NC Man's First Day Of Freedom Involves Technology

TiVo, cell phones, the Internet and even that men's undergarment called the boxer brief -- all caught Greg Taylor off guard after spending more than 16 years in North Carolina prisons for a murder he didn't commit.

Taylor also maintained part of his regular prison routine, such as an upper-body workout. But on this Thursday, his view was a wall of mirrors at the Durham gym, not the busy highway and guard tower that sat outside Nash Correctional Institute.

Thursday was the first full day of freedom for the 47-year-old Taylor, whom three judges had declared innocent a day earlier of the murder of a prostitute in Raleigh in 1991. The groundbreaking exoneration was the result of the North Carolina Innocence Inquiry Commission, which had recommended Taylor's case for judicial review.


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  • by somebody Location: edenton on Feb 20, 2010 at 10:27 AM
    i worked in the prison system and if it wasnt for the correctional officers breaking the rulesand bringing in cell phones drugs and other things it would be a whole lot better i seen the wrongful beatings and mistreatment of prisoners but was told to just keep my mouth shut
  • by Jeff Location: Ayden on Feb 20, 2010 at 03:33 AM
    Very good point ace...
  • by justice on Feb 19, 2010 at 02:53 AM
    Sixteen years! There needs to be an investigation as to what caused this man to be jailed for 16 years. If someone in law enforcement, or DA , or judge, knowingly did something wrong, they should get their own 16 years and have to pay this man, NOT from the taxpayers either. If someone lied on this man, they should get 16 years, and everything they own sold to pay this man.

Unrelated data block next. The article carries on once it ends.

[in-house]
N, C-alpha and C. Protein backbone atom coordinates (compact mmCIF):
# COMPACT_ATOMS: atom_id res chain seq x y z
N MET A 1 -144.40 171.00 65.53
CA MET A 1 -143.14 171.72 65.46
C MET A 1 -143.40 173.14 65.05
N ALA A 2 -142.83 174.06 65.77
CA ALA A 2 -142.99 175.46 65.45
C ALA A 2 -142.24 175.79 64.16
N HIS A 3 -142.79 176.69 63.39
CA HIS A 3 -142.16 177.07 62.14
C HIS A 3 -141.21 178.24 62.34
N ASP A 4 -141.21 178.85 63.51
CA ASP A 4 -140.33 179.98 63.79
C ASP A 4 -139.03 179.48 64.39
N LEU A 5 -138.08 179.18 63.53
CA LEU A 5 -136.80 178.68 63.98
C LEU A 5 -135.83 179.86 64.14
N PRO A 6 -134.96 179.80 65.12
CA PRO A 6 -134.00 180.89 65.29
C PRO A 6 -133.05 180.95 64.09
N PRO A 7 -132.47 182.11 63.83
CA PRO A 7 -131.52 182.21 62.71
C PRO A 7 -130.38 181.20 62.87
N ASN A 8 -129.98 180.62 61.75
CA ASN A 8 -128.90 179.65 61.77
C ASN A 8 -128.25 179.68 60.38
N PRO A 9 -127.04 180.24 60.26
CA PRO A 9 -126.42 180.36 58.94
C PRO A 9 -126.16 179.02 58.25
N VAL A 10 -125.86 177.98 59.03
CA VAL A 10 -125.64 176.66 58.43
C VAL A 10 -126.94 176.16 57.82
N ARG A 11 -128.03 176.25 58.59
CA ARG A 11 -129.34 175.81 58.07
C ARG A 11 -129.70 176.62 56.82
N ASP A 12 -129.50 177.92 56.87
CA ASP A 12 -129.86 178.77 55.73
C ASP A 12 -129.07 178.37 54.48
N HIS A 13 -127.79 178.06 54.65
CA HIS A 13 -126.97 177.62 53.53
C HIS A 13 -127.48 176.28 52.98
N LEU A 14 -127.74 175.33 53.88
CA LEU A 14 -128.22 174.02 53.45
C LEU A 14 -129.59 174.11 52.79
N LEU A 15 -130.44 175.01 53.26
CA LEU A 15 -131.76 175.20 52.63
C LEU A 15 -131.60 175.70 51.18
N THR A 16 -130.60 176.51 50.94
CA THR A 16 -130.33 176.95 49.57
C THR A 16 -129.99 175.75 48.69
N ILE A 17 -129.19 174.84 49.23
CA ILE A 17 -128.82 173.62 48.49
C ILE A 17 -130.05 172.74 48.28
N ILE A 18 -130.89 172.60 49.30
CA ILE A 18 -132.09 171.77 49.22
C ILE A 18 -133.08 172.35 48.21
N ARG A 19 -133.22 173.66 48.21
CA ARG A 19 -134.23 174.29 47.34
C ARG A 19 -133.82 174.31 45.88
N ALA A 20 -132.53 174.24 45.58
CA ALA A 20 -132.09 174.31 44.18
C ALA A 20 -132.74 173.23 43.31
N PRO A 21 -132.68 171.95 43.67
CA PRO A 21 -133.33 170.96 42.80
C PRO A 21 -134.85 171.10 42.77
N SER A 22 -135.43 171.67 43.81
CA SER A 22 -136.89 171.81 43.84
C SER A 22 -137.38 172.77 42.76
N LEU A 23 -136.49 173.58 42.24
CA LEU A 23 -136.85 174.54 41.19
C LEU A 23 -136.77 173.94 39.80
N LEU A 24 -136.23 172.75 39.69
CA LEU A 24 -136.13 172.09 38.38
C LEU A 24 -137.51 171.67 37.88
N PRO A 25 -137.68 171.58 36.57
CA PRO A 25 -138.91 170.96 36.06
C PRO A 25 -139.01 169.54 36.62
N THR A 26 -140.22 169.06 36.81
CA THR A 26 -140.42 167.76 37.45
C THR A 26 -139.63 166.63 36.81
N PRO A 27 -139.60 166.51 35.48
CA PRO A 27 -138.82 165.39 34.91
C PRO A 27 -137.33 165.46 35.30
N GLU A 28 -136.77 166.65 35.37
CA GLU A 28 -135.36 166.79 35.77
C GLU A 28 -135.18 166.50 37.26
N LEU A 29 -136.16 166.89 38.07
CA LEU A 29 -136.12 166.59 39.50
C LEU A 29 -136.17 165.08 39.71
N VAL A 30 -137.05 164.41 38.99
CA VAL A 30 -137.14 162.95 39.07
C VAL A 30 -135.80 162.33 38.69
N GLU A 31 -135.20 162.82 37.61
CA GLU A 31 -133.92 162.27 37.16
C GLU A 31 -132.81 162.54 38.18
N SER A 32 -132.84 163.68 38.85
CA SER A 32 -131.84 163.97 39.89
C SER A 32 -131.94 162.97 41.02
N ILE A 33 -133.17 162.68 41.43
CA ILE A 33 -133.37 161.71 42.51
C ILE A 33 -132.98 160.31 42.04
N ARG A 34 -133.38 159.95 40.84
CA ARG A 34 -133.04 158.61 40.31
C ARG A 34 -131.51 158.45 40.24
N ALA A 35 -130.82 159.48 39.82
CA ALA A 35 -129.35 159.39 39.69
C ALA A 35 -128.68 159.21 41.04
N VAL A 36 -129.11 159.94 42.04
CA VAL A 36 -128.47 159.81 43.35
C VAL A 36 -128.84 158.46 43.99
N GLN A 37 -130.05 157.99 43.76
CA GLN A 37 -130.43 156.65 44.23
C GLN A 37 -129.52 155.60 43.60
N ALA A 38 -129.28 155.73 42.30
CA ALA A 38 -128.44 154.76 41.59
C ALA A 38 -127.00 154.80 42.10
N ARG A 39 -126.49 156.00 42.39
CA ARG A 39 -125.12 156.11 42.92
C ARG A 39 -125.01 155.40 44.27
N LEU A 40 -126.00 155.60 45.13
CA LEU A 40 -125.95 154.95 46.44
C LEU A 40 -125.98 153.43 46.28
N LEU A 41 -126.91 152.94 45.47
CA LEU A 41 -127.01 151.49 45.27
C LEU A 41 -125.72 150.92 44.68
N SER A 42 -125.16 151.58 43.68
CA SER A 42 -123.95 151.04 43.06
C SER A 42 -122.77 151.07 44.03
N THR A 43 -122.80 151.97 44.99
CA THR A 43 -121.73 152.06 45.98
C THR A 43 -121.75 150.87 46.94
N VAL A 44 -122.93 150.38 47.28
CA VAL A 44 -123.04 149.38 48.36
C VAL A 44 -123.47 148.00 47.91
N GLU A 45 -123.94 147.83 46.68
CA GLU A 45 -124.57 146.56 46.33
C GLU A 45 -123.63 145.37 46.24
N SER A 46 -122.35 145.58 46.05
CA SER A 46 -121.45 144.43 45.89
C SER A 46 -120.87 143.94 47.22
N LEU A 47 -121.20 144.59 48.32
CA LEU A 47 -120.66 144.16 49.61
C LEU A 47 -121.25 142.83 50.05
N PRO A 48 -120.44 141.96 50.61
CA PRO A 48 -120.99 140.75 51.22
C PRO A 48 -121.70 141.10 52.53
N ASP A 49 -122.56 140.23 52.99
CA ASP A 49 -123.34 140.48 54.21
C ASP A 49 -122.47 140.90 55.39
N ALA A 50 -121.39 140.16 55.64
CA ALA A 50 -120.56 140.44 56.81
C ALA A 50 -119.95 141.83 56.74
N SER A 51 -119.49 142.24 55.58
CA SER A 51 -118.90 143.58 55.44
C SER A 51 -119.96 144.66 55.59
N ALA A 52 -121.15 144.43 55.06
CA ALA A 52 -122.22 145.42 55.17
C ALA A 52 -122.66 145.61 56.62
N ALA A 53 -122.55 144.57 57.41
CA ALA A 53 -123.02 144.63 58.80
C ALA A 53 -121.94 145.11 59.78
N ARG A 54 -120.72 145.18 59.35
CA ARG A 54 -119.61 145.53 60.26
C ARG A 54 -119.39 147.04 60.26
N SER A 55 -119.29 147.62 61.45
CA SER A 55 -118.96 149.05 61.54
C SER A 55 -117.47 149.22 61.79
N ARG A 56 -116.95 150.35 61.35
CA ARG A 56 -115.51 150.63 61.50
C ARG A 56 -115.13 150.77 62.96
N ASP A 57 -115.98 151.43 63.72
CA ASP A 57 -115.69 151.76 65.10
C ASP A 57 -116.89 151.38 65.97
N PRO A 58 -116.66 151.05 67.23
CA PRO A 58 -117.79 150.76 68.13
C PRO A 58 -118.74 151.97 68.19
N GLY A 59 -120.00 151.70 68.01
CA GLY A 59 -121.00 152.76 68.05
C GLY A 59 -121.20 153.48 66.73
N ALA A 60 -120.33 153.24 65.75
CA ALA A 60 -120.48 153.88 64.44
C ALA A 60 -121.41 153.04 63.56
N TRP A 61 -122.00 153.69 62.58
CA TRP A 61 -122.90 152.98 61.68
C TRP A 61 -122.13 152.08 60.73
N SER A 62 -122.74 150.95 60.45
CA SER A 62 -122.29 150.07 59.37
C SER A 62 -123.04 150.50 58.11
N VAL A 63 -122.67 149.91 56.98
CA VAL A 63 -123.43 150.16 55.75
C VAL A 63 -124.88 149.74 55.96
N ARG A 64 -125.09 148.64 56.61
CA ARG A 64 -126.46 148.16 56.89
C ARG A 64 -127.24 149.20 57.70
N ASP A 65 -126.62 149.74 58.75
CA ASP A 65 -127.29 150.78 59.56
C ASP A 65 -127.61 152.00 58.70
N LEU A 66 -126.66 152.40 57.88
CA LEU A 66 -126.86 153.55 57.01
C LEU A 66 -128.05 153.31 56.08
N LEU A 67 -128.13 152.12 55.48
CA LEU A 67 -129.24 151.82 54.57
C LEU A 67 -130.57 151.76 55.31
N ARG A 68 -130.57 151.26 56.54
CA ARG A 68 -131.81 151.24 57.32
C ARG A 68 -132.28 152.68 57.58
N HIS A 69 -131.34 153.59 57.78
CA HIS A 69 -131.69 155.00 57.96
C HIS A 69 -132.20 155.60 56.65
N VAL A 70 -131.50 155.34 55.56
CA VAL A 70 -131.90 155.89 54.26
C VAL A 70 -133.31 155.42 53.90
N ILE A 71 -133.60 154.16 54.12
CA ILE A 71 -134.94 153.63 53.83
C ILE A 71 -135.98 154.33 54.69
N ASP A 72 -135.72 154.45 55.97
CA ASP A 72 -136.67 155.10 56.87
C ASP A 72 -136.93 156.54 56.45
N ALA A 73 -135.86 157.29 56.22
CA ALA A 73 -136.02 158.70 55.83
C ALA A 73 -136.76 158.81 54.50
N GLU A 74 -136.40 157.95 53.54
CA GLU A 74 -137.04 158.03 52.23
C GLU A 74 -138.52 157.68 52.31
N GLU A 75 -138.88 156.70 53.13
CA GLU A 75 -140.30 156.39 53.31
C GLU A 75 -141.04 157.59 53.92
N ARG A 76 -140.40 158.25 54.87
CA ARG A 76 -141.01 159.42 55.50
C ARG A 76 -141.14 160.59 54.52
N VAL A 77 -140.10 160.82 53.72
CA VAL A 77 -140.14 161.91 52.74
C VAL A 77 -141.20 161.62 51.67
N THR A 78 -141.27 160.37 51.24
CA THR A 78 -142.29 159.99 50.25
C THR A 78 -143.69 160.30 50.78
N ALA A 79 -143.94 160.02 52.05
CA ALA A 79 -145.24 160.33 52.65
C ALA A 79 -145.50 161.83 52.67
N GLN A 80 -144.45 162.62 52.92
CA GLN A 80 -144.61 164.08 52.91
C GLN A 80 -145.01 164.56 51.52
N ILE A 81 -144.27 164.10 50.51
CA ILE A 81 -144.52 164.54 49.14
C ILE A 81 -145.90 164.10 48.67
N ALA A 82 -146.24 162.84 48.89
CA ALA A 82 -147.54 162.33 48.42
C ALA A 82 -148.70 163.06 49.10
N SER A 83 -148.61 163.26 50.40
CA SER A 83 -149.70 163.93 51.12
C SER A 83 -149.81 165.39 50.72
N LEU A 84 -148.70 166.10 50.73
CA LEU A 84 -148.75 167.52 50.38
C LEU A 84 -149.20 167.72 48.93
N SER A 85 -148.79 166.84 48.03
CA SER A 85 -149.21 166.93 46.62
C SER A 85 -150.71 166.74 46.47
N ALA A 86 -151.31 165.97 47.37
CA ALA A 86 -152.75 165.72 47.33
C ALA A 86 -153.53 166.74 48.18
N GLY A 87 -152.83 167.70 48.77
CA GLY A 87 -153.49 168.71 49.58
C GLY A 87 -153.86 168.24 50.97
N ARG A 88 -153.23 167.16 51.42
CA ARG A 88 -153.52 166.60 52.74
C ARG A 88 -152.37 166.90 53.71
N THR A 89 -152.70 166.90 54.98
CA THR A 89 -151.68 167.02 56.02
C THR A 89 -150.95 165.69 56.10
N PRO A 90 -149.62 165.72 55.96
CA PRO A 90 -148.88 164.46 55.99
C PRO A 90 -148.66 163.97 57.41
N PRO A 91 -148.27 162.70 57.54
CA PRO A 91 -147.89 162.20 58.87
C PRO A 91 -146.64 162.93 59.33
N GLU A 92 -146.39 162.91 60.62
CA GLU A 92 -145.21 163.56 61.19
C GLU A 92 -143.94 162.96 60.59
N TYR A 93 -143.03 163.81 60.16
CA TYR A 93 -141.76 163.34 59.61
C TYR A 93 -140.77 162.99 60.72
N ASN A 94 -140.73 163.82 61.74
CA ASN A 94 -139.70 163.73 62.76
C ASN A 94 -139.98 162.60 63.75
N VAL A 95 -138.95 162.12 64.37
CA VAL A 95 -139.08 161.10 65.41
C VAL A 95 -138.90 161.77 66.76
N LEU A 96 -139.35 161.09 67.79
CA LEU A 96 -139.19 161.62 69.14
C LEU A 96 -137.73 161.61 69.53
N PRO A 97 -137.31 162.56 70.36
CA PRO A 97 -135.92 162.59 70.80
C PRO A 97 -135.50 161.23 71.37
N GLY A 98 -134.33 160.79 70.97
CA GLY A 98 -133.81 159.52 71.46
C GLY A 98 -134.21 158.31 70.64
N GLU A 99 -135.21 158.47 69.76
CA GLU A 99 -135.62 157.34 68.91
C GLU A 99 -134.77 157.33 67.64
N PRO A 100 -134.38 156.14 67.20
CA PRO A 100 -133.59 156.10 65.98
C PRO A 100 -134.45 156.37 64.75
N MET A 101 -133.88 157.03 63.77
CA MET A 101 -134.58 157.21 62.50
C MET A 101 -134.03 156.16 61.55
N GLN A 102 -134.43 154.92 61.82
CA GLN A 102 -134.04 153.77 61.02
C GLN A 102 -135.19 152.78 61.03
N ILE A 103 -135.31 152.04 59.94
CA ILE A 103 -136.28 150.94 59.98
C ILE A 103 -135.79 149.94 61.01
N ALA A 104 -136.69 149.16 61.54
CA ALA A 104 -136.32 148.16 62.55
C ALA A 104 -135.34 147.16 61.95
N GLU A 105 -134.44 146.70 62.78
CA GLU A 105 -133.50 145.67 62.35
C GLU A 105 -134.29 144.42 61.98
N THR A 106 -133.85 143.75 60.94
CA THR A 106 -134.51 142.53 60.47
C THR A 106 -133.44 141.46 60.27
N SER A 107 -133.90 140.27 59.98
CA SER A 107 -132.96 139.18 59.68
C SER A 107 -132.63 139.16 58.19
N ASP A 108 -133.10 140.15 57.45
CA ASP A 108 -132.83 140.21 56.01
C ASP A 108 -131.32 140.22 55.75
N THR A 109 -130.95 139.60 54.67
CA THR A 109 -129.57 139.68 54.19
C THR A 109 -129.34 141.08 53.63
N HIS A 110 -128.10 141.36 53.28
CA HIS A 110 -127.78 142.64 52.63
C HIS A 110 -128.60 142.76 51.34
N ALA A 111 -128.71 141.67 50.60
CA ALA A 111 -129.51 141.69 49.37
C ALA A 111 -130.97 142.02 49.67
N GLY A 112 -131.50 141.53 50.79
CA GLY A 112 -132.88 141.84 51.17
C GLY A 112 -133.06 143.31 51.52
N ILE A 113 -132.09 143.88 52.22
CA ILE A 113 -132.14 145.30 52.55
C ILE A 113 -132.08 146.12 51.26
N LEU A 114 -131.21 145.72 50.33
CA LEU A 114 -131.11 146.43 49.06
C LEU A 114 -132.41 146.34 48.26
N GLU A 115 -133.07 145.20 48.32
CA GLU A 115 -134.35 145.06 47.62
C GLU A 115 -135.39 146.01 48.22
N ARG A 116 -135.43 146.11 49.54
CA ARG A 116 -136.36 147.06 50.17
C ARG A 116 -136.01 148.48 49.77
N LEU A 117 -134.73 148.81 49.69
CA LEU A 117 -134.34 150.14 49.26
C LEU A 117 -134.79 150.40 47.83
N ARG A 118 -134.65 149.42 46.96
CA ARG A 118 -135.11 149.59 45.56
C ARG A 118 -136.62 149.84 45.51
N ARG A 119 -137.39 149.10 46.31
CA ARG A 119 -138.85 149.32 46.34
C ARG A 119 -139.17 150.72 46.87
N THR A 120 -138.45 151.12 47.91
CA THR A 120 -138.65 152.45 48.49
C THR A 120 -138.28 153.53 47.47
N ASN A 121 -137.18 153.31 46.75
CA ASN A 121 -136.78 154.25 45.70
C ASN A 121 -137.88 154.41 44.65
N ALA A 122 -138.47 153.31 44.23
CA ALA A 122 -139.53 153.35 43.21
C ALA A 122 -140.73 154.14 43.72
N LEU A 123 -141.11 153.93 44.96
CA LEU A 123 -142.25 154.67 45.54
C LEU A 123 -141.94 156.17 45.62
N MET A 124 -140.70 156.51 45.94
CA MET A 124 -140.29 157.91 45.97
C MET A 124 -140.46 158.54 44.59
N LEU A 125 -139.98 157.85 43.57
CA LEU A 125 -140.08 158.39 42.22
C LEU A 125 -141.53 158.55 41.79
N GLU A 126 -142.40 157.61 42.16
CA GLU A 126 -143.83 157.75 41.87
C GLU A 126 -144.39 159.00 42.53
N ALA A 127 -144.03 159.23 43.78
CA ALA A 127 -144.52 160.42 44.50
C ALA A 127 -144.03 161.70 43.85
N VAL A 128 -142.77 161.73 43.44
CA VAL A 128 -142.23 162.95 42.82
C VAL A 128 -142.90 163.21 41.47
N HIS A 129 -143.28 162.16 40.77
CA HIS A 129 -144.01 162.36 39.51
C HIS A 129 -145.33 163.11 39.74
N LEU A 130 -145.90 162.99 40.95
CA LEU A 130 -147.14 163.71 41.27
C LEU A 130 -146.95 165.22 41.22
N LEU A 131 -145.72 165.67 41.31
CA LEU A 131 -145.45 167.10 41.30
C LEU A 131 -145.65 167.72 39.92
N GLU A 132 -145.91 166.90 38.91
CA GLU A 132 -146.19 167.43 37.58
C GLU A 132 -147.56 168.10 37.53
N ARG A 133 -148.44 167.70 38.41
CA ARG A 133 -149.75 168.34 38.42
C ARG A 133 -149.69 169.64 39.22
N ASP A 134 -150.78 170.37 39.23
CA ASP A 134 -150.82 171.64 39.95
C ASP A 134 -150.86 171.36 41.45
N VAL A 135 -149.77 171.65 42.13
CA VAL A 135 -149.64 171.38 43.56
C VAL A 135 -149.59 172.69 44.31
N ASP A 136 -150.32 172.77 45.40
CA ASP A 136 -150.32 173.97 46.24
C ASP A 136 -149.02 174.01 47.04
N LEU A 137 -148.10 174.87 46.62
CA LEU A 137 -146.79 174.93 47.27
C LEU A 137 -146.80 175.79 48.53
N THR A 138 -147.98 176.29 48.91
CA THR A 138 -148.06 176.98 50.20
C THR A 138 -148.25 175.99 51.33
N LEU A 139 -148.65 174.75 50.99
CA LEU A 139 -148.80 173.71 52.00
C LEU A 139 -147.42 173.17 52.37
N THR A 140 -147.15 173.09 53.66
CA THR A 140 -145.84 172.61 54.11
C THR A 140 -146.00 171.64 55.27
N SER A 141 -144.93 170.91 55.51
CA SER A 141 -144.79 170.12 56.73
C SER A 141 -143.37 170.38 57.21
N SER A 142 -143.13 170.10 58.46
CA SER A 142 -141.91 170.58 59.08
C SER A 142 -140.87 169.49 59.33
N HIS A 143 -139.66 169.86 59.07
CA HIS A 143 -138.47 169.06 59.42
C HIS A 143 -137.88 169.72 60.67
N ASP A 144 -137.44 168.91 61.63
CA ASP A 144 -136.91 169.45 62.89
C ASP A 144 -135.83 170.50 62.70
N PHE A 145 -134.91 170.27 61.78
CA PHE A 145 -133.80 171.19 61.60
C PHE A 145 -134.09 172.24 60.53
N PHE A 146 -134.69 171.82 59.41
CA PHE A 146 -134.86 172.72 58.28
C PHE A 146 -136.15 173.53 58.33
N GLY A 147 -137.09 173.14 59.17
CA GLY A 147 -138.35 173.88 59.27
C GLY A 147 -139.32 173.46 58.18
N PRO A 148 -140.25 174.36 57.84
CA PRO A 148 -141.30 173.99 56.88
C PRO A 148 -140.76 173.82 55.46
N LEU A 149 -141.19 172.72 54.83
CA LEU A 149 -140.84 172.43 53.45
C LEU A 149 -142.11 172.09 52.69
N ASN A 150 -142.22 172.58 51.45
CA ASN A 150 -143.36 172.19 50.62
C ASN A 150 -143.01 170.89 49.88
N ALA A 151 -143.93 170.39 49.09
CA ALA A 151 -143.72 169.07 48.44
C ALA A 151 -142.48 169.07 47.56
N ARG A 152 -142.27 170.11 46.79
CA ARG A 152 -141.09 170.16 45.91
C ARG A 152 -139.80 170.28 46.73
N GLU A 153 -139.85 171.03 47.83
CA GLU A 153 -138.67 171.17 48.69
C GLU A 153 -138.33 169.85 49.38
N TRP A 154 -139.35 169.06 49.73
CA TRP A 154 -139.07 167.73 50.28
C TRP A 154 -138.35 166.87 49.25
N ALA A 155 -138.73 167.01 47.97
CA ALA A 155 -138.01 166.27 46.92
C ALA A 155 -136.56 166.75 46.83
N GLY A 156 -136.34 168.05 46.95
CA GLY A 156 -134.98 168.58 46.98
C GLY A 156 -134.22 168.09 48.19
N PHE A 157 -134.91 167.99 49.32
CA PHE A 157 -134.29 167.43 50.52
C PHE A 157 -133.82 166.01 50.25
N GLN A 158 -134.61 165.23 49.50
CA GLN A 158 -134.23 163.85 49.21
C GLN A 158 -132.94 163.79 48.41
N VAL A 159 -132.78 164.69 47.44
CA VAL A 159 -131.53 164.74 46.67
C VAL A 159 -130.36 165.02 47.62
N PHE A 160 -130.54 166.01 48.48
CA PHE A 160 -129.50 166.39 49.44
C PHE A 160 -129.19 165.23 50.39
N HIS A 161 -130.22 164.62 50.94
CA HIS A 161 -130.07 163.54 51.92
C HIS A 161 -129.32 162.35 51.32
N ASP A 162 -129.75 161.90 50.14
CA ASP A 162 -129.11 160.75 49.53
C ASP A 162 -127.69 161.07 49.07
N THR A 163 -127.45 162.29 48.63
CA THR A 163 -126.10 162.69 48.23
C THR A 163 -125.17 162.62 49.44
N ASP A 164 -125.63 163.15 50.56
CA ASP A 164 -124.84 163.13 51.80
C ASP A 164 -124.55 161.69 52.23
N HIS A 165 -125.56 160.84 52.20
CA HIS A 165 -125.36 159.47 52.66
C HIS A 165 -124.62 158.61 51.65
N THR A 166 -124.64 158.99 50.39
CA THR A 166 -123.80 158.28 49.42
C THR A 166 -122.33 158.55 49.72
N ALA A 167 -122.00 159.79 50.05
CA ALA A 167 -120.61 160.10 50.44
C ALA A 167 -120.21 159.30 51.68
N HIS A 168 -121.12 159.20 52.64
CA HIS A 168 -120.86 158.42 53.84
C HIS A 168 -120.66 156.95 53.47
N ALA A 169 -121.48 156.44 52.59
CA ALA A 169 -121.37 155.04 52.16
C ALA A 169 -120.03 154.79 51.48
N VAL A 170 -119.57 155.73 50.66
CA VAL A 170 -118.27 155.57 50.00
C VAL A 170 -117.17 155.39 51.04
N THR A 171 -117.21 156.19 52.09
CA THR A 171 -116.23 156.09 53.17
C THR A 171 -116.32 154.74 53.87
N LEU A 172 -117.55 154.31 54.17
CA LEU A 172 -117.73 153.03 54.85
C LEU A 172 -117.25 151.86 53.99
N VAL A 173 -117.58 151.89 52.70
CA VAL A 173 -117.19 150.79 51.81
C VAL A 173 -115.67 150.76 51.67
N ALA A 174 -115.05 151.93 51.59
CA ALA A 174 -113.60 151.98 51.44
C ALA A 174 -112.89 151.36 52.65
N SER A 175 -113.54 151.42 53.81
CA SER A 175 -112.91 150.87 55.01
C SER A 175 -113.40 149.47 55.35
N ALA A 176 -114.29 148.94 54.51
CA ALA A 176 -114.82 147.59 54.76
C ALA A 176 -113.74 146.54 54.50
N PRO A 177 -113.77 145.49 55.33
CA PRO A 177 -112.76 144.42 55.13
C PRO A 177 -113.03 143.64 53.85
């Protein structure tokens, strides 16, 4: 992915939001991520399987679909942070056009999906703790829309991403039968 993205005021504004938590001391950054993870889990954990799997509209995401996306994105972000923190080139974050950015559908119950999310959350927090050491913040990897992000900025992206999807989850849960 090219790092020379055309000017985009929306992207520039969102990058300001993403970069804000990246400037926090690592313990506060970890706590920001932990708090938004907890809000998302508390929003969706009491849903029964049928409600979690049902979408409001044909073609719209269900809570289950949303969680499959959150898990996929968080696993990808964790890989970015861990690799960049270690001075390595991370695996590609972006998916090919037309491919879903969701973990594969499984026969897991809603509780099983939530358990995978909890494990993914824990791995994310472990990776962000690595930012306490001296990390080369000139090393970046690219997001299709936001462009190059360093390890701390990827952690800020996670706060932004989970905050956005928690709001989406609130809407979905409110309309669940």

• by Anonymous on Feb 18, 2010 at 10:56 PM
    Hey anon, I guess you don't know what a boxer brief is. Take a trip to the store and find out. That's not the same as boxer shorts.
  • by ace Location: plymouth on Feb 18, 2010 at 07:20 PM
    If a person has to take time off work and their busy schedule to serve on jury duty then a panel of judges should not have the authority to declare someone innocent. On the other hand if this is true then why can't the same judges decdlare someone guilty? They should have to go back infront of jury and let them deside.
  • by Anonymous Location: enc on Feb 18, 2010 at 07:18 PM
    newsflash- all they wear in prison is boxers and theres just as many cell phones in there as there are on the street
  • by Neo Location: Reality on Feb 18, 2010 at 05:14 PM
    This happens more than anyone in the justice system would ever want to admit? For so many cops, prosecutors and jurors, the system has become more about building positive records and viciously going after anyone who is suspected in order to make sure they get a pound of someone's flesh....even if it is the wrong someone.
  • by dave on Feb 18, 2010 at 04:55 PM
    its a shame that this man spent 16 years in prison for a crime he didnt commit. convicted from the testimony of a jail house snitch that was looking at 25 years for being habitual felon.he has about 10 felony charges and numerous misdemeanor charges.
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